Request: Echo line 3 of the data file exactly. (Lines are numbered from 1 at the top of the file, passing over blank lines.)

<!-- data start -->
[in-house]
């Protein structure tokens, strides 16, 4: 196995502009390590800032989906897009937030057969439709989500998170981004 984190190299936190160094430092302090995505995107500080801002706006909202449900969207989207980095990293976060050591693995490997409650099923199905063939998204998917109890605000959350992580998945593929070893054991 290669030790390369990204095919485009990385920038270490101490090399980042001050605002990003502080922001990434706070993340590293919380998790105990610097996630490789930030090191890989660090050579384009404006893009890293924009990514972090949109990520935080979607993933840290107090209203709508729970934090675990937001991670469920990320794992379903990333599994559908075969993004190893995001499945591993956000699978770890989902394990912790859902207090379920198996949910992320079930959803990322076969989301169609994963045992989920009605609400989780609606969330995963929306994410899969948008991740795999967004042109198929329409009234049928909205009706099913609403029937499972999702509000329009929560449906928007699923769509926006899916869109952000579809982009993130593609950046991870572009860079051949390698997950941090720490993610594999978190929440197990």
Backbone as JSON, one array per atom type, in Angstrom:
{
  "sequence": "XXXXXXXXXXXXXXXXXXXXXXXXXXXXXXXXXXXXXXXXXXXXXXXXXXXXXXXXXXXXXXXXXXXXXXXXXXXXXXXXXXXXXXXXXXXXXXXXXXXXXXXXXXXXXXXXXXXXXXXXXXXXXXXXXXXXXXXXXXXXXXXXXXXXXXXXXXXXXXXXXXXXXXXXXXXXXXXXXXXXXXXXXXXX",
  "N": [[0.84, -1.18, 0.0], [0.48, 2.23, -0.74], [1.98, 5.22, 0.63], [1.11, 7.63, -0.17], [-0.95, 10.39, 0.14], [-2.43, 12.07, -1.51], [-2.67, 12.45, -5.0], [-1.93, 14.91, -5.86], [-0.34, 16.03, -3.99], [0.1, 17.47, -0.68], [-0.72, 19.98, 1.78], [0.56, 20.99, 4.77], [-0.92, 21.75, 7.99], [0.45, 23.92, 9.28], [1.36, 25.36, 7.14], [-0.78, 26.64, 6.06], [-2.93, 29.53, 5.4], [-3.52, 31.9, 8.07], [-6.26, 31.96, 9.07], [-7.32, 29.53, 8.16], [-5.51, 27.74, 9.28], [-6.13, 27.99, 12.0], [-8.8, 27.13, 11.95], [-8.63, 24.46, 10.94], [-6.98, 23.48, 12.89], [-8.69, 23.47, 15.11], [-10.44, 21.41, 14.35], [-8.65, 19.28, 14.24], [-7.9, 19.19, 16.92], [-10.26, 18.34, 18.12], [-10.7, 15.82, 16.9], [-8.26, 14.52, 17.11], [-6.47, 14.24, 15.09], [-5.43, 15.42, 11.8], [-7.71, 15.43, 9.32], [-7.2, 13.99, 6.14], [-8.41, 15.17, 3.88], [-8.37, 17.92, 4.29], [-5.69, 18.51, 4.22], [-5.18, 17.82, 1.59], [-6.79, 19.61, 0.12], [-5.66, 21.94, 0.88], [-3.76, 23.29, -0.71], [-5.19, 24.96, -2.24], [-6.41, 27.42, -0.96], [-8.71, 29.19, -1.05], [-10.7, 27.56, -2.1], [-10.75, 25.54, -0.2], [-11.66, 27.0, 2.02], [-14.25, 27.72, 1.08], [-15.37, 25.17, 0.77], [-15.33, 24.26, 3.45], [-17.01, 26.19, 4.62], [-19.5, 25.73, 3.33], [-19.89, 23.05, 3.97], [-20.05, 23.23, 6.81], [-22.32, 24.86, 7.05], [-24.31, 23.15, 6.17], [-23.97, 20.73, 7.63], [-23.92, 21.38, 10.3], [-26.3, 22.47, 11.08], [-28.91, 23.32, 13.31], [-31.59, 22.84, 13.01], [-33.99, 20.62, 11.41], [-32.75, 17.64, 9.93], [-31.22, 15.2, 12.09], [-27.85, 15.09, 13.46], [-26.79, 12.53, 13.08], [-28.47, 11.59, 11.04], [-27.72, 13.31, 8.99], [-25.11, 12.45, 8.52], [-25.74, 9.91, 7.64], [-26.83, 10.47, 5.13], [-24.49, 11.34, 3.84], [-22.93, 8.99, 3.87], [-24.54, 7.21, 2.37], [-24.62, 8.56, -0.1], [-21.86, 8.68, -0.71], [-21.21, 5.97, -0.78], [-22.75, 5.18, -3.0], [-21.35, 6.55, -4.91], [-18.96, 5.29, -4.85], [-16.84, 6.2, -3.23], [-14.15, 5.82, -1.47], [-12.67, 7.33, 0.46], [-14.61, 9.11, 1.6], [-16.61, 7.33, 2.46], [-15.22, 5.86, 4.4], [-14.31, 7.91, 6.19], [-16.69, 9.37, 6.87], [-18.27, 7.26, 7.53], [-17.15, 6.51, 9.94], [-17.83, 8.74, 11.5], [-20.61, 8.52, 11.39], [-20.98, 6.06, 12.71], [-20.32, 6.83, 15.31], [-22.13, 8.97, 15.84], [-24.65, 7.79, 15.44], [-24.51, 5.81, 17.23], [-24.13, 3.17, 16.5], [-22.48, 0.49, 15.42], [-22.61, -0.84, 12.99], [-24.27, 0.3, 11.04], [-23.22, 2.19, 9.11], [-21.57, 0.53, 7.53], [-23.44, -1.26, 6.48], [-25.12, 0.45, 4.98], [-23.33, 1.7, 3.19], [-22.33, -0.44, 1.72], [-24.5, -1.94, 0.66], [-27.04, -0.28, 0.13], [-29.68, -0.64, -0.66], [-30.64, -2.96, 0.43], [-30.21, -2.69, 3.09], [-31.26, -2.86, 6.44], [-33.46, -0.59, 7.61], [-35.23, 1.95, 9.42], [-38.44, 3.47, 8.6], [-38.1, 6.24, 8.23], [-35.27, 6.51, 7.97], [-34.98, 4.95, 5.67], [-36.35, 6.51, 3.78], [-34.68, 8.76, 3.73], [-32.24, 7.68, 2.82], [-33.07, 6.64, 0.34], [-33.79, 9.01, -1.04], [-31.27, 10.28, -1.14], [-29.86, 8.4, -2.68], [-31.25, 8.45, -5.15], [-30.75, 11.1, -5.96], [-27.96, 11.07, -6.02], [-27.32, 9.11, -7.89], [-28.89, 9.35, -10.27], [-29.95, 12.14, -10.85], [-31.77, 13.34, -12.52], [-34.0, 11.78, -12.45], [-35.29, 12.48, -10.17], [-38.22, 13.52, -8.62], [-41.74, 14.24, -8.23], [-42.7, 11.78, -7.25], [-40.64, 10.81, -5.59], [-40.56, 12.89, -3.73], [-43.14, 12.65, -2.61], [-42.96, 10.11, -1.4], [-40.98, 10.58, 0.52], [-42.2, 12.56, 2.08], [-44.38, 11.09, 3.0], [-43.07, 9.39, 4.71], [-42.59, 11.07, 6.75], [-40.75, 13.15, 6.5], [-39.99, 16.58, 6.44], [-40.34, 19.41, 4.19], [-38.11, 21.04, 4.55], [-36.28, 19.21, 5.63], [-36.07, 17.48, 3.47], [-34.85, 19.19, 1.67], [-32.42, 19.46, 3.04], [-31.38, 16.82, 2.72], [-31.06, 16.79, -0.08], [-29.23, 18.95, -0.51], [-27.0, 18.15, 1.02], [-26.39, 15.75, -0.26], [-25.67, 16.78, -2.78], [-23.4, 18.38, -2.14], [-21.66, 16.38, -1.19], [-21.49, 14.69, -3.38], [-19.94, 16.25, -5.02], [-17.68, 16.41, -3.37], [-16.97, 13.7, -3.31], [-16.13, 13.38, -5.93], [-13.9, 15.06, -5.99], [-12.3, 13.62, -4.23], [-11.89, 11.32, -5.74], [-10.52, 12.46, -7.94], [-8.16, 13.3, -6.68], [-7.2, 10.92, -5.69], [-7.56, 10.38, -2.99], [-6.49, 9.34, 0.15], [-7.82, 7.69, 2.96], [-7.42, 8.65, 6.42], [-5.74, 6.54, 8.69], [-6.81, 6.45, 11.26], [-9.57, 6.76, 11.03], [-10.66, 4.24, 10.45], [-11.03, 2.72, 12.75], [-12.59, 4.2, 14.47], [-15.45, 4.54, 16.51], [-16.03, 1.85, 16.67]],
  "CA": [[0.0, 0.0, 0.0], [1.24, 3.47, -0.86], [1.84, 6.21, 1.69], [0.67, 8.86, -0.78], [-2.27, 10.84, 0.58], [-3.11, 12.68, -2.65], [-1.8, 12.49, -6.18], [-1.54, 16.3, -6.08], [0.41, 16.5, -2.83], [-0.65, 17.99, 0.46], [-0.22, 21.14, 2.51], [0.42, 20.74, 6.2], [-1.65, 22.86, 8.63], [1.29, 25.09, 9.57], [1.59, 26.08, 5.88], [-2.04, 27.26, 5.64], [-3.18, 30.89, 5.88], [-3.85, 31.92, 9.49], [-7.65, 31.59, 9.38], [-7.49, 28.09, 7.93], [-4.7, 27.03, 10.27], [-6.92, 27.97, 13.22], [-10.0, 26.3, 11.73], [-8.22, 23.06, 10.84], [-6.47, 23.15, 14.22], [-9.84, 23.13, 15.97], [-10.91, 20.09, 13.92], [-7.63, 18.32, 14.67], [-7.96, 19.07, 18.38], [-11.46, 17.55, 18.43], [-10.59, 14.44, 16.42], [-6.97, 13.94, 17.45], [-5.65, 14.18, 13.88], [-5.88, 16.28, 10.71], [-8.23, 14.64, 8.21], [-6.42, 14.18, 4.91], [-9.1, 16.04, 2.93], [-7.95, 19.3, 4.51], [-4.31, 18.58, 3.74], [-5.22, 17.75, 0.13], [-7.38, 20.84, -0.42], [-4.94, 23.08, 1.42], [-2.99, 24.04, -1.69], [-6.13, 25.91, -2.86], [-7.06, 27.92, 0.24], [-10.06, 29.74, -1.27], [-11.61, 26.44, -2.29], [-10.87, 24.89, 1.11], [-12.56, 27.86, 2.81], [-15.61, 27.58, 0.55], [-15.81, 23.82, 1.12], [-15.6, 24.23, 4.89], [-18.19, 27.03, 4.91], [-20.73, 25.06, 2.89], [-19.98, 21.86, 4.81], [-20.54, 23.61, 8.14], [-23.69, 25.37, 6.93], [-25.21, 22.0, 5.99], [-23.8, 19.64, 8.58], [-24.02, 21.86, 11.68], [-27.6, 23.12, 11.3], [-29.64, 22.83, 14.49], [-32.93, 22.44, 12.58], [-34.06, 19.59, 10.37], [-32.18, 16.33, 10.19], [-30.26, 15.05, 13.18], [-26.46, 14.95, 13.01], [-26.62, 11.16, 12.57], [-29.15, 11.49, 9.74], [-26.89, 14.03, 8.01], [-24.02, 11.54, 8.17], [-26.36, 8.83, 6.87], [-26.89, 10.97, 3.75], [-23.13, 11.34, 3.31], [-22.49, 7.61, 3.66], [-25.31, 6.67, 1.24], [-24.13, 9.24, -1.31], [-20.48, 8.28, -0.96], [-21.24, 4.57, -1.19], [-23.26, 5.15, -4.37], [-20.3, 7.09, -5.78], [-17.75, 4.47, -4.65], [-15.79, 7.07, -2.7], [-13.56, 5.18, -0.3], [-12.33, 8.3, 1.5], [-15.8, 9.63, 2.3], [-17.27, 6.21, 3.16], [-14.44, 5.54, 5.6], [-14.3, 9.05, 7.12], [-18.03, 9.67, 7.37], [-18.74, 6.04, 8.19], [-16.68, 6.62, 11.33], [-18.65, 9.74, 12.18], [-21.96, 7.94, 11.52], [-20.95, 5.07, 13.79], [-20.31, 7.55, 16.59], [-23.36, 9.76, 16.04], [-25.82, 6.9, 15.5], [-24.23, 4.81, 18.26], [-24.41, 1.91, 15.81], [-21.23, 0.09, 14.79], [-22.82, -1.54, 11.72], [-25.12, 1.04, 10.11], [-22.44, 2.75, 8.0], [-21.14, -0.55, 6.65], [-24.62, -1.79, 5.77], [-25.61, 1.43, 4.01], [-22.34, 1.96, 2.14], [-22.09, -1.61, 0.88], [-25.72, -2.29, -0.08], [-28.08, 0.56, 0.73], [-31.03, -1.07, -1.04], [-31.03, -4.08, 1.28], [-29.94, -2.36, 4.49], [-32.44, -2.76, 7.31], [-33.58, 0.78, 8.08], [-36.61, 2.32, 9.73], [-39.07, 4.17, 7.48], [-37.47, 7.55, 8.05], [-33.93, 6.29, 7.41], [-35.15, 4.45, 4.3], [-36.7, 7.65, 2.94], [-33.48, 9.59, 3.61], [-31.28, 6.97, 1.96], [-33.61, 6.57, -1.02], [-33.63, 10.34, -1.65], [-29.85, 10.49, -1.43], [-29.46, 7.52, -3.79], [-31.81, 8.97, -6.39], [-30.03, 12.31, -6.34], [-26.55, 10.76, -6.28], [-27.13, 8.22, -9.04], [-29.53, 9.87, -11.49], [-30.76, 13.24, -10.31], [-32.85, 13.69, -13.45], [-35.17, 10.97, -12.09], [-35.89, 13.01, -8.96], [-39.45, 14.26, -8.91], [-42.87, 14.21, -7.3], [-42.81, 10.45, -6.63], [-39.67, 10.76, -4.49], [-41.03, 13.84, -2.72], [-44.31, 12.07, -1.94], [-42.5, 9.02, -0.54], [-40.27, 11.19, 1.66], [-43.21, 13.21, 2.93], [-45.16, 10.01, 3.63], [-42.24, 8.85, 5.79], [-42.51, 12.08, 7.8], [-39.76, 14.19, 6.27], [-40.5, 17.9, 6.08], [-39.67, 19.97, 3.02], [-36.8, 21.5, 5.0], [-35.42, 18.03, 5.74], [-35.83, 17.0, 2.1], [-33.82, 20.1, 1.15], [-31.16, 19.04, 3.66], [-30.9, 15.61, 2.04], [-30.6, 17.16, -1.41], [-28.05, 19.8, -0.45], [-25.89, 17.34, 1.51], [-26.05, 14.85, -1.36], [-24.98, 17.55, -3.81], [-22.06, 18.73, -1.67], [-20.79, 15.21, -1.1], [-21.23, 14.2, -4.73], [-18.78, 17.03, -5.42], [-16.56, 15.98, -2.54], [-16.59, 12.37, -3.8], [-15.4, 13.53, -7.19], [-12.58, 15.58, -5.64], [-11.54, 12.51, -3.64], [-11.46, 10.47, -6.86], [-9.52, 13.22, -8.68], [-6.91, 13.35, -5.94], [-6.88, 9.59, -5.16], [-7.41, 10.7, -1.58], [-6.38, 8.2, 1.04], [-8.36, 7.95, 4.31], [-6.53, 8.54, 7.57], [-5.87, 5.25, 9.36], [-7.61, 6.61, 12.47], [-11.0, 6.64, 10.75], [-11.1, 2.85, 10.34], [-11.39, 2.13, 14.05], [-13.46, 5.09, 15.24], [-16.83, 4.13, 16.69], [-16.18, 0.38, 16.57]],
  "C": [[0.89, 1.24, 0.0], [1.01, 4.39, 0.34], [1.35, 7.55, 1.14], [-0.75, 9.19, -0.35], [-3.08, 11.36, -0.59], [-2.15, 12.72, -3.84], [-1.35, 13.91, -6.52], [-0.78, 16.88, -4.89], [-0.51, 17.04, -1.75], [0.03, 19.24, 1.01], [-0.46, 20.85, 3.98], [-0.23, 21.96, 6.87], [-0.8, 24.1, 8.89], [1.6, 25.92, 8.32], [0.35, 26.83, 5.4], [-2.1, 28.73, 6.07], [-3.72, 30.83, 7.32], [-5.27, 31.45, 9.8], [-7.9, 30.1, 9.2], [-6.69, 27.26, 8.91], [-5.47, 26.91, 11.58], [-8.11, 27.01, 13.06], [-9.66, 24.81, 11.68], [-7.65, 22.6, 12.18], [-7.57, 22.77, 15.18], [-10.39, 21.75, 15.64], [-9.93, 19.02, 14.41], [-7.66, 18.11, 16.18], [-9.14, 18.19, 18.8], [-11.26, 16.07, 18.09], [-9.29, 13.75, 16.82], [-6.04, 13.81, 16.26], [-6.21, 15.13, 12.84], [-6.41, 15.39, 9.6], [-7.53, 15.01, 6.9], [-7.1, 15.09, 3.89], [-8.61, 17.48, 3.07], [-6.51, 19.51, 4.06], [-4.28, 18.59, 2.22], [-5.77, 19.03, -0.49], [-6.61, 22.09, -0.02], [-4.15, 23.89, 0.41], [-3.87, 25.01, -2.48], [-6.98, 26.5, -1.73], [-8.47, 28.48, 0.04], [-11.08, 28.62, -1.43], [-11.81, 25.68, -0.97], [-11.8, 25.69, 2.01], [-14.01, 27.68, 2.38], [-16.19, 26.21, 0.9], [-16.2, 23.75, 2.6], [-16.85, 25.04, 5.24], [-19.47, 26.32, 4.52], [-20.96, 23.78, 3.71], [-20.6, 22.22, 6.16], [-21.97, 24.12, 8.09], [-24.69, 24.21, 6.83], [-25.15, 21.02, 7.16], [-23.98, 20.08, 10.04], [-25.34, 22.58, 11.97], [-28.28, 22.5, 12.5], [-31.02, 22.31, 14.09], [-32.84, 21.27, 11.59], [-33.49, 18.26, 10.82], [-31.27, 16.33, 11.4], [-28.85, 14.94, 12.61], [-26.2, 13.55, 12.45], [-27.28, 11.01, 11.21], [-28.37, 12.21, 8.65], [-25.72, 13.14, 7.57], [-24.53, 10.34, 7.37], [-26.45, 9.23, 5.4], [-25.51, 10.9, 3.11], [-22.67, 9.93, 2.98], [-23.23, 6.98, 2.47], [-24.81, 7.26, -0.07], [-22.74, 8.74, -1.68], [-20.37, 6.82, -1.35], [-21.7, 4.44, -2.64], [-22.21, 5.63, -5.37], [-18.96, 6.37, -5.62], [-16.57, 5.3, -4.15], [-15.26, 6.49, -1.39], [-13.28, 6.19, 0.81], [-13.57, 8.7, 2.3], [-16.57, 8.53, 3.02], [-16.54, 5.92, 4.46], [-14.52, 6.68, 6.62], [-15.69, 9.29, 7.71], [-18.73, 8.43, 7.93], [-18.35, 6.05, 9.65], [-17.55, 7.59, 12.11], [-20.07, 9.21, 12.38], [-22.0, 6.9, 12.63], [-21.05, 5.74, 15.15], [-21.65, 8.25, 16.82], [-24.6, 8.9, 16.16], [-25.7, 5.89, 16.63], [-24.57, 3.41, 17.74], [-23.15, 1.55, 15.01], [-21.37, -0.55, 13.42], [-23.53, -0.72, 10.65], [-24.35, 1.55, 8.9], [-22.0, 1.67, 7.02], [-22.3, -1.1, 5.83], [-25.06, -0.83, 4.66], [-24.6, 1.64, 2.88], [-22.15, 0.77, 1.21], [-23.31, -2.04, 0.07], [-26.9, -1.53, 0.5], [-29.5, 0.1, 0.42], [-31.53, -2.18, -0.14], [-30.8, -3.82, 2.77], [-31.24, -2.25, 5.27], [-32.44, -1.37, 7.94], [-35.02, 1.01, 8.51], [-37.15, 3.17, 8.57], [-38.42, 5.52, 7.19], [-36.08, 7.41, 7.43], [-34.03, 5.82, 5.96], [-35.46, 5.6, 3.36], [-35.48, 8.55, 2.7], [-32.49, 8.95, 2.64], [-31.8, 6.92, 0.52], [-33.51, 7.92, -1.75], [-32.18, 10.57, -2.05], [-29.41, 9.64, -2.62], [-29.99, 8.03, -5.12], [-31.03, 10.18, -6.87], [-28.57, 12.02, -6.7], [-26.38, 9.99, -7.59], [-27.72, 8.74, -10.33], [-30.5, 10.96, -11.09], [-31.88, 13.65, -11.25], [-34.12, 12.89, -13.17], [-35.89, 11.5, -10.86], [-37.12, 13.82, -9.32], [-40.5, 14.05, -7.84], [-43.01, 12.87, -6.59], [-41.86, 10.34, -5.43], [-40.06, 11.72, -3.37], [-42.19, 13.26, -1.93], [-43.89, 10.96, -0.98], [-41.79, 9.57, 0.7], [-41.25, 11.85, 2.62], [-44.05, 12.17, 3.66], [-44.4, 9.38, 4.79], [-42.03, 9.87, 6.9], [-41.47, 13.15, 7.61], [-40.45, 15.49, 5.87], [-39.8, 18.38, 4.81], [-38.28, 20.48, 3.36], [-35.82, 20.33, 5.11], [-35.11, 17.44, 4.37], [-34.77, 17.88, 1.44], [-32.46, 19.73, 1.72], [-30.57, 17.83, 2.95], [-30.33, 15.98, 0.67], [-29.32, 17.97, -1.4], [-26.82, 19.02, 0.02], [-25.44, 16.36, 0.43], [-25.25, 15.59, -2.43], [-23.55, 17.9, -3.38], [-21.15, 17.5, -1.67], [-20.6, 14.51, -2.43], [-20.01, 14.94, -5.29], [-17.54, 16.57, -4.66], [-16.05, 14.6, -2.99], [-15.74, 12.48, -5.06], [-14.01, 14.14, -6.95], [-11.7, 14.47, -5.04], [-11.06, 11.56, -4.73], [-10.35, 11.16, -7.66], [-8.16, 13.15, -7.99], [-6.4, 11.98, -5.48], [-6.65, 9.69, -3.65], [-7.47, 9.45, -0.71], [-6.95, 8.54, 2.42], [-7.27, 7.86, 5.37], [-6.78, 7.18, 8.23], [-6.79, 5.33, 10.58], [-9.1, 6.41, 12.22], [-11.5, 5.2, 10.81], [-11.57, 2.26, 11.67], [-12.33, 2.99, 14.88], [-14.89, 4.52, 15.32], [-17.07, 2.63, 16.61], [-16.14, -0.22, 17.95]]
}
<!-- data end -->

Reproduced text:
Backbone as JSON, one array per atom type, in Angstrom: